Old short story about ancient Martians stranded on earth
"Men Without Bones" by Gerald Kersh. The story has its own Wikipedia page.
The story is pretty old—maybe any time from 1890 to 1925.
Not quite that old, it was first published in the August 1954 Esquire.
I may have read it in a trade-paperback collection of pulp fiction from the dawn of science fiction.
Any of these covers look familiar?
As I recall the story, an explorer has just returned to the explorers' club with an amazing story of finding something in the heart of darkest someplace.
Darkest South America. He is telling his tale not in the Explorers' Club but on a banana boat:
We were loading bananas into the Claire Dodge at Puerto Pobre, when a feverish little fellow came aboard. Everyone stepped aside to let him pass—even the soldiers who guard the port with nickel-plated Remington rifles, and who go barefoot but wear polished leather leggings. They stood back from him because they believed that he was afflicted-of-God, mad; harmless, but dangerous; best left alone.
He recounts how his expedition encountered a race of deformed pygmies—small bodies, short arms & legs, and misshapen heads.
"And then, thank God, the dawn came. I should not have liked to see by artificial light the thing I had shot between the eyes.
"It was gray and, in texture, tough and gelatinous. Yet, in form, externally, it was not unlike a human being. It had eyes, and there were either vestiges—or rudiments—of head, and neck, and a kind of limbs.
"Yeoward told me that I must pull myself together; overcome my 'childish revulsion', as he called it; and look into the nature of the beast. I may say that he kept a long way away from it when I opened it. It was my job as zoologist of the expedition, and I had to do it. Microscopes and other delicate instruments had been lost with the canoes. I worked with a knife and forceps. And found? Nothing: a kind of digestive system enclosed in very tough jelly, and a brain about the size of a walnut. The entire creature, stretched out, measured four feet.
The expedition fights with the pygmies, who turn out to be poor fighters and generally pathetic in every way.
He talked in fits and starts in his fever, his reason staggering just this side of delirium:
". . . What men without bones? . . . They are nothing to be afraid of, actually. It is they who are afraid of you. You can kill them with your boot, or with a stick. . . . They are something like jelly. No, it is not really fear—it is the nausea, the disgust they inspire. It overwhelms. It paralyses! I have seen a jaguar, I tell you—a full-grown jaguar—stand frozen, while they clung to him, in hundreds, and ate him up alive! Believe me, I saw it. Perhaps it is some oil they secrete, some odor they give out . . . I don't know . . ."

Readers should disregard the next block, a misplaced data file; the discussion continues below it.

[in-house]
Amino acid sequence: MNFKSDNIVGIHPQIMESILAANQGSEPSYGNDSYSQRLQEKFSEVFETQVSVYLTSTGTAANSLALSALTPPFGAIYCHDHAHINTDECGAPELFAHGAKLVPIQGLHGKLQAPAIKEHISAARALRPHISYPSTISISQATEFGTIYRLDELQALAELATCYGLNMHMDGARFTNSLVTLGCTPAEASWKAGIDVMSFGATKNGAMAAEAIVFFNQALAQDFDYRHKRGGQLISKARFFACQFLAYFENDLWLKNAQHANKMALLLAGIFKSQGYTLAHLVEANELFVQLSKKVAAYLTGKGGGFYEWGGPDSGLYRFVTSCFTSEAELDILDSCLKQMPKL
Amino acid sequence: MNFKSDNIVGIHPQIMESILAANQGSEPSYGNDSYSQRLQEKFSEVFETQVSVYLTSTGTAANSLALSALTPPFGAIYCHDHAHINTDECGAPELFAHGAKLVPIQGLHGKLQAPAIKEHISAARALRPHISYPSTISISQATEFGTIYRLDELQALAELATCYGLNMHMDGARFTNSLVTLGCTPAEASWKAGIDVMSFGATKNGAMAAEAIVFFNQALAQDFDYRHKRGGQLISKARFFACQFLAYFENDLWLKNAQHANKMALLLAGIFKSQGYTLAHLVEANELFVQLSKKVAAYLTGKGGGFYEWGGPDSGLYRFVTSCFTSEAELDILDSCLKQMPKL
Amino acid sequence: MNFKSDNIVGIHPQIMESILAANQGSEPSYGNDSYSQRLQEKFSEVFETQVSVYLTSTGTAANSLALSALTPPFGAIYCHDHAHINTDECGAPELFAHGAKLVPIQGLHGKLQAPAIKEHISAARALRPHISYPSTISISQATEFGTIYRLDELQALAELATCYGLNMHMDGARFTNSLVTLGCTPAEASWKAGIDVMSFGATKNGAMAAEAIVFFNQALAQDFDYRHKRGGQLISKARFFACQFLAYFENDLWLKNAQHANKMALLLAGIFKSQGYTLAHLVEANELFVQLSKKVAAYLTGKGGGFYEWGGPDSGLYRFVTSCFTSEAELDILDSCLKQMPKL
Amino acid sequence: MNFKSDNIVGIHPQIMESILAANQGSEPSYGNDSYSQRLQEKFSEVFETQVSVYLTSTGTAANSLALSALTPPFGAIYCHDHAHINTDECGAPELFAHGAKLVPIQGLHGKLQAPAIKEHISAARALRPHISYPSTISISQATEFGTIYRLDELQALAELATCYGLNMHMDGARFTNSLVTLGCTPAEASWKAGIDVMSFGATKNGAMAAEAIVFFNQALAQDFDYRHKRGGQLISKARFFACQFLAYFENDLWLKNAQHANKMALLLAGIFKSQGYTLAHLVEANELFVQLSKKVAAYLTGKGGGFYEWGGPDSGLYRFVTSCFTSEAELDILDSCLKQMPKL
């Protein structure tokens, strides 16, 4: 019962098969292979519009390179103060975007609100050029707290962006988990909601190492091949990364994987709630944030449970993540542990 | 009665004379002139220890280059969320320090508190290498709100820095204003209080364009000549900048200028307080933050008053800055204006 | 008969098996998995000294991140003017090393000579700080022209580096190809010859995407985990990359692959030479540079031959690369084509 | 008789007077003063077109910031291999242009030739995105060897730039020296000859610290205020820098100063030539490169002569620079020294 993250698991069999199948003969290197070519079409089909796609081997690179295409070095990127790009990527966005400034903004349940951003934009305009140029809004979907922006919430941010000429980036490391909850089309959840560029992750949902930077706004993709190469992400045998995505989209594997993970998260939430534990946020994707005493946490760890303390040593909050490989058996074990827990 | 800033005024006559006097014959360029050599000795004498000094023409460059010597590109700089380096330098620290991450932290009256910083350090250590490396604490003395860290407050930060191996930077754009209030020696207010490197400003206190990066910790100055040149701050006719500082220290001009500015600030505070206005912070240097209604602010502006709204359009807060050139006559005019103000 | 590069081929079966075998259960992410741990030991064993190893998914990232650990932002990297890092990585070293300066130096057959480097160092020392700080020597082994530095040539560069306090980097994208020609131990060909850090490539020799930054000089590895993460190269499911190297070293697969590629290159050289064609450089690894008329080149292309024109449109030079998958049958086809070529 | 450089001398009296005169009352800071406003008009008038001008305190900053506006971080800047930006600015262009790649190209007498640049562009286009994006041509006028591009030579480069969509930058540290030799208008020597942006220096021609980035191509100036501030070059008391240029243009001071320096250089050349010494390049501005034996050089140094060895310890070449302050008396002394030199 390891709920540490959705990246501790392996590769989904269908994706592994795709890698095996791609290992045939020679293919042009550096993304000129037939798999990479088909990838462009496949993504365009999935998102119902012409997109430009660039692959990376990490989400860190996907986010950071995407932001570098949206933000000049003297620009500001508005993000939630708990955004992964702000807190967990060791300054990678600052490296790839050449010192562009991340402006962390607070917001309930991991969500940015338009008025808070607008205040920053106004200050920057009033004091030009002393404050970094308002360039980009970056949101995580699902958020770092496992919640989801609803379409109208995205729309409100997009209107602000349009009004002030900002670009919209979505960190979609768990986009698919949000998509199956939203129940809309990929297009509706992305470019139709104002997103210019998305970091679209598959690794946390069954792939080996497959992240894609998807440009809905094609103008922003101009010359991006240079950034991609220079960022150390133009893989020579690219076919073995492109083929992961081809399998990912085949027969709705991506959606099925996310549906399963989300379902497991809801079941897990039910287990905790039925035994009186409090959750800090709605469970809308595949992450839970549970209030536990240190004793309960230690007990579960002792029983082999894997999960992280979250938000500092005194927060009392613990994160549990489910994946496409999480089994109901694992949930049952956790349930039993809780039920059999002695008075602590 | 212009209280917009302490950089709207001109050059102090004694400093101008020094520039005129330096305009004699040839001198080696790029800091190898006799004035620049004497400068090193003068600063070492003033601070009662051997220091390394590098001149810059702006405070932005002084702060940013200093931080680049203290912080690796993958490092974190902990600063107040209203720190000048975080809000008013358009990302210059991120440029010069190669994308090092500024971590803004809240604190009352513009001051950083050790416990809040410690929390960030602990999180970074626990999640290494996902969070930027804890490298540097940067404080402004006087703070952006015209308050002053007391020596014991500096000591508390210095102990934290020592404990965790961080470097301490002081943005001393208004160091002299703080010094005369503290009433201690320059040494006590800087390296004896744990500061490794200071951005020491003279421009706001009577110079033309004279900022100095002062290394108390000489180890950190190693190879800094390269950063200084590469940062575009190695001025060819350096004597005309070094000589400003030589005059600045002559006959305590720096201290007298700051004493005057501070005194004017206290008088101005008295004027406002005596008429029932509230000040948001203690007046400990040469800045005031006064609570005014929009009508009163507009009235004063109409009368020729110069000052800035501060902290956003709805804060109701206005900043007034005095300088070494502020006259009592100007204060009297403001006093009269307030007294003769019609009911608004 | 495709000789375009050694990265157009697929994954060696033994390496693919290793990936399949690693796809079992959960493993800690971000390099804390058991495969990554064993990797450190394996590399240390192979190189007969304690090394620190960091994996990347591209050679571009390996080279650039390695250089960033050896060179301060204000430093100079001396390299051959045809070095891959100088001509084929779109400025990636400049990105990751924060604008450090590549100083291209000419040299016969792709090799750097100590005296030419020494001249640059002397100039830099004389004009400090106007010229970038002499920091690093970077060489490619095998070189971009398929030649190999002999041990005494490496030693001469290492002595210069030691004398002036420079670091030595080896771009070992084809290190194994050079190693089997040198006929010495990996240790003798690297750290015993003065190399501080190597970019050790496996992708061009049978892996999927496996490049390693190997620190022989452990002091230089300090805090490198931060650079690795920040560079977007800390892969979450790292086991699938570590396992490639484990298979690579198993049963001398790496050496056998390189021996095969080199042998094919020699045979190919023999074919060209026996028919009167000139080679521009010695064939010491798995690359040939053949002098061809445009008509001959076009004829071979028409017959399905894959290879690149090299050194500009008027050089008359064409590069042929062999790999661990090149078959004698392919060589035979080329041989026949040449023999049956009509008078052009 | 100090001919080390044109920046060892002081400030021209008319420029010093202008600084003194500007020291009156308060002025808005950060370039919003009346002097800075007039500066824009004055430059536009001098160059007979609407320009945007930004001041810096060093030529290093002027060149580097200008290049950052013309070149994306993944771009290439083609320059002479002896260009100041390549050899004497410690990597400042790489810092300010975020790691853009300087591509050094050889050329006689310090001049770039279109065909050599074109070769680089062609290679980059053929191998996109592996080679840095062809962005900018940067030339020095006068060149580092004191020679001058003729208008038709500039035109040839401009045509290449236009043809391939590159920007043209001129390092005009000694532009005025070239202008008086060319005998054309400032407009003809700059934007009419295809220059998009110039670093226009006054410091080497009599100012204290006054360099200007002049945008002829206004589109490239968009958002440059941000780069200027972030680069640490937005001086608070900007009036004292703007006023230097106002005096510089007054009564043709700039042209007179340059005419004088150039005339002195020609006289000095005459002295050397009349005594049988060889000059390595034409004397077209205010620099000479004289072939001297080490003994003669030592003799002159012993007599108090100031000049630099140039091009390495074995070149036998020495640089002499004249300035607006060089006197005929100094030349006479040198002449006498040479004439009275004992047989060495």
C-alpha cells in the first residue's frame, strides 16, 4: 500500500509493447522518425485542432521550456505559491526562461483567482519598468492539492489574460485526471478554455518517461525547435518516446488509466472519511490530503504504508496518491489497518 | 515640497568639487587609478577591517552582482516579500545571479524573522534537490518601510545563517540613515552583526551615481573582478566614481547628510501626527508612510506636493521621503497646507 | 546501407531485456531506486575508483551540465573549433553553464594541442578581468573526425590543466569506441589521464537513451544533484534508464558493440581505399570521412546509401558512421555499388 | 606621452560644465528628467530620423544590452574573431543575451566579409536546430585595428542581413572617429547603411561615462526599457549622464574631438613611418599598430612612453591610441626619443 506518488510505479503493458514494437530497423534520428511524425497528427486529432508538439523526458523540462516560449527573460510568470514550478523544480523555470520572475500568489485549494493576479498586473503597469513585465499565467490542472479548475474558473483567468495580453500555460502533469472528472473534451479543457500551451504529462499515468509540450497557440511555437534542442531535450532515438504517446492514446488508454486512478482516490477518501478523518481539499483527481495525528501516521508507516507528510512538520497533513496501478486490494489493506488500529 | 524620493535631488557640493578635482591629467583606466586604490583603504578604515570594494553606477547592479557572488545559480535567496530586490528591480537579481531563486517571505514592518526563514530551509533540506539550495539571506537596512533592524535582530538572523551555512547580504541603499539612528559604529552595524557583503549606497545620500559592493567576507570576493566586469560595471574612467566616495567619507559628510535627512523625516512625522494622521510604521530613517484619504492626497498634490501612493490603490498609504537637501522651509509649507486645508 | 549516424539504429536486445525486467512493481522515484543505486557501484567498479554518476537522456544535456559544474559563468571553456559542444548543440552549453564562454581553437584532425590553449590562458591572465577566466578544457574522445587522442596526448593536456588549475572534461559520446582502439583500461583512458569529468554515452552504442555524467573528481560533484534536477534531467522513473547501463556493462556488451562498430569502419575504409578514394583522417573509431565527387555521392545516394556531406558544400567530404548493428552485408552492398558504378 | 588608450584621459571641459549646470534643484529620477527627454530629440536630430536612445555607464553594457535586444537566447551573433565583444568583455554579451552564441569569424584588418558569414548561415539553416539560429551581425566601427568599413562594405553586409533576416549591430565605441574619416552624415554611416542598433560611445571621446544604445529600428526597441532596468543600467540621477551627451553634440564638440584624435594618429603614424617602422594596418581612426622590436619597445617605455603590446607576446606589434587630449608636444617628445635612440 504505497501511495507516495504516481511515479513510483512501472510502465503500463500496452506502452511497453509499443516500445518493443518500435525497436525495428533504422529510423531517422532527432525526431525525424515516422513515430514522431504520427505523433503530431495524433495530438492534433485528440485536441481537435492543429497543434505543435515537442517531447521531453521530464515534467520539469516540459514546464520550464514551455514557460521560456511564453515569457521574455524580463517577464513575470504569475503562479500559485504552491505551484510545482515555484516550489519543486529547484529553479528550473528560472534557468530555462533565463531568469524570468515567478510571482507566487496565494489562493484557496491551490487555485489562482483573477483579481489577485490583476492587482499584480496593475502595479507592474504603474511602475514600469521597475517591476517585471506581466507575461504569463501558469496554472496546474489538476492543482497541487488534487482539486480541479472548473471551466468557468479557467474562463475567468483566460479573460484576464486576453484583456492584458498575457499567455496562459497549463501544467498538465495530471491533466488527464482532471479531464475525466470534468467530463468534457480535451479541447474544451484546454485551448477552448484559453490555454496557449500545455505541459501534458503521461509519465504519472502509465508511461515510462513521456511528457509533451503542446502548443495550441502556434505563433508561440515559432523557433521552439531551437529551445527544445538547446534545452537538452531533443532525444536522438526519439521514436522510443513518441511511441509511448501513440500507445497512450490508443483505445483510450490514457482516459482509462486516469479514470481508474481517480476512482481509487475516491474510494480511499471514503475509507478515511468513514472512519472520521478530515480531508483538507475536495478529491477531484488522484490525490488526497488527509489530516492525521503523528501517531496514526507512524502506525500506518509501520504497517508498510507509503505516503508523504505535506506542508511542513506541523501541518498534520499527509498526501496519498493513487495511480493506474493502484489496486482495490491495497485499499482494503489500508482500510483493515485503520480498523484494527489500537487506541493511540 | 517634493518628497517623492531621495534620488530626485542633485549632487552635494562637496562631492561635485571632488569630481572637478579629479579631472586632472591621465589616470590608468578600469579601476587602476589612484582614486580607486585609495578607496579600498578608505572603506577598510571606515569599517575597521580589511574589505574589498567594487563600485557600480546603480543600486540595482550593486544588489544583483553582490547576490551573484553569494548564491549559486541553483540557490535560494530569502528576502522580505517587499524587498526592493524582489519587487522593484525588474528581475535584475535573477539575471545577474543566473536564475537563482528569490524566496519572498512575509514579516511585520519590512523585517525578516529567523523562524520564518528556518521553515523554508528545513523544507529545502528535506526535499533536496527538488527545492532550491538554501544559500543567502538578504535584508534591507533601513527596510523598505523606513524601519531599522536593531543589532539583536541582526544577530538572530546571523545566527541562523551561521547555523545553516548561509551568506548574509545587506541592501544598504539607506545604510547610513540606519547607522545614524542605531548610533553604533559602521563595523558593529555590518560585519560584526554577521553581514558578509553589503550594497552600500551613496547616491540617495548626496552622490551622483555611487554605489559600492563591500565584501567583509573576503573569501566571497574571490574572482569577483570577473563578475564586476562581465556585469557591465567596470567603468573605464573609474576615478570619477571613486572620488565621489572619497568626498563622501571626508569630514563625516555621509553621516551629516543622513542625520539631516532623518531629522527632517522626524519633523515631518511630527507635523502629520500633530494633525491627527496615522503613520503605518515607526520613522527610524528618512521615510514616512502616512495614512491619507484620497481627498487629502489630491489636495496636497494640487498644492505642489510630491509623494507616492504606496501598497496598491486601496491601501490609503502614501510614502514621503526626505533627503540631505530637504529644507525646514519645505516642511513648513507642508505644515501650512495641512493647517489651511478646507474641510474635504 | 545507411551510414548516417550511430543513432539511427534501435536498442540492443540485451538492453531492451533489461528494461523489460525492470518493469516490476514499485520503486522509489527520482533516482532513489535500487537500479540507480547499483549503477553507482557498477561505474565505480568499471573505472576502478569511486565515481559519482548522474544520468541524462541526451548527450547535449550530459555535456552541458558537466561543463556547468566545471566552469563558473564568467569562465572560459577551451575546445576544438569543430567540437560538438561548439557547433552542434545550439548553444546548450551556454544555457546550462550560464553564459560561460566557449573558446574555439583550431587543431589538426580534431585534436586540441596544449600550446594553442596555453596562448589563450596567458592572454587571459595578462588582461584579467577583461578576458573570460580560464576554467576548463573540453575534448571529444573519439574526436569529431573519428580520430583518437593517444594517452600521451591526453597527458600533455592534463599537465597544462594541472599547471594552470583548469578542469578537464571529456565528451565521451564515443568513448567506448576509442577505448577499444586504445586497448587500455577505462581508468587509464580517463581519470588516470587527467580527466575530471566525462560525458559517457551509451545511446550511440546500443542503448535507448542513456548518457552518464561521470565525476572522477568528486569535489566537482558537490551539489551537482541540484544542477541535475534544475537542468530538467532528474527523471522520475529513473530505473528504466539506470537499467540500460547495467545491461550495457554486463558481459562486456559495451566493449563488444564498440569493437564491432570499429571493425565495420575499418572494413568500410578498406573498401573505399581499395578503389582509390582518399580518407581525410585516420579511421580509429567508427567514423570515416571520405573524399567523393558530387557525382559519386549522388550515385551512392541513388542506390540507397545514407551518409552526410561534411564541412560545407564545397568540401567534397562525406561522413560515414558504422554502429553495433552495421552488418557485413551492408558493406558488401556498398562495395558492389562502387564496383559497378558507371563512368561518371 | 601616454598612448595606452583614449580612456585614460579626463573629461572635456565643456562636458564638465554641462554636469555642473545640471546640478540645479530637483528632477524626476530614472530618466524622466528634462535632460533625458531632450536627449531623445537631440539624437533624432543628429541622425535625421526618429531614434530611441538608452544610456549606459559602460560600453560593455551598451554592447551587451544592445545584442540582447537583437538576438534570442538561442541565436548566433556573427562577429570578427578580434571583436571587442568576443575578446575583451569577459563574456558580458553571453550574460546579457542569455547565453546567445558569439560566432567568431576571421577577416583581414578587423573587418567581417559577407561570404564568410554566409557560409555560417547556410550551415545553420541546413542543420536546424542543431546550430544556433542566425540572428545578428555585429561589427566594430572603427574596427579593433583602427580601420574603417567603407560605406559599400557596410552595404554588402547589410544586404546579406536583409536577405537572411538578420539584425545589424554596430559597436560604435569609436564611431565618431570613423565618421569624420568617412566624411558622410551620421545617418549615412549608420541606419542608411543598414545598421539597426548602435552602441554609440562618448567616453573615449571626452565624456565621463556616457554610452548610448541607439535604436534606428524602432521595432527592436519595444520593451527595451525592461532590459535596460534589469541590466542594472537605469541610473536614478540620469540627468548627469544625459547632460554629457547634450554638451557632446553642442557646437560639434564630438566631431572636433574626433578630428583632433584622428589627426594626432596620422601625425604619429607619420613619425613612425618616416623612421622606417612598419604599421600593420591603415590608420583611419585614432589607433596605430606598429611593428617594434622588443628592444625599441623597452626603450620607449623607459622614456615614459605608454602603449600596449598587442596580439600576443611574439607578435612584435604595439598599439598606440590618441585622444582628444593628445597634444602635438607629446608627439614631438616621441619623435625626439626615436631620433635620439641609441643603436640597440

The expedition eventually finds the ancient remains of a crashed spaceship, right in the heart of pygmy territory. The explorer figures out that the spaceship came from Mars thousands of years ago, and the Martians were stranded here when it crashed.
"At last, on the third day, Yeoward found a semicircular plate of some extraordinarily hard metal, which was covered with the most maddeningly familiar diagrams. We cleaned it, and for twenty-four hours, scarcely pausing to eat and drink, Yeoward studied it. And, then, before the dawn of the fifth day he awoke me, with a great cry, and said: 'It's a map, a map of the heavens, and a chart of a course from Mars to Earth!'
"And he showed me how those ancient explorers of space had proceeded from Mars to Earth, via the Moon. . . . To crash on this naked plateau in this green hell of a jungle? I wondered. 'Ah, but was it a jungle then?' said Yeoward. 'This may have happened five million years ago!'
One of the people listening says something about those poor Martians, having fallen so far from being a spacefaring civilization to life as those wretched pygmies. And the explorer responds "Don't you see? Those pathetic creatures are men! We are Martians!"
"Please give me a little more rum." His hand was steady, now, as he drank, and his eyes were clear.
I said to him: "Assuming that what you say is true: these 'boneless men'—they were, I presume, the Martians? Yet it sounds unlikely, surely? Do invertebrates smelt hard metals and—"
"Who said anything about Martians?" cried Doctor Goodbody. "No, no, no! The Martians came here, adapted themselves to new conditions of life. Poor fellows, they changed, sank low; went through a whole new process—a painful process of evolution. What I'm trying to tell you, you fool, is that Yeoward and I did not discover Martians. Idiot, don't you see? Those boneless things are men. We are Martians!"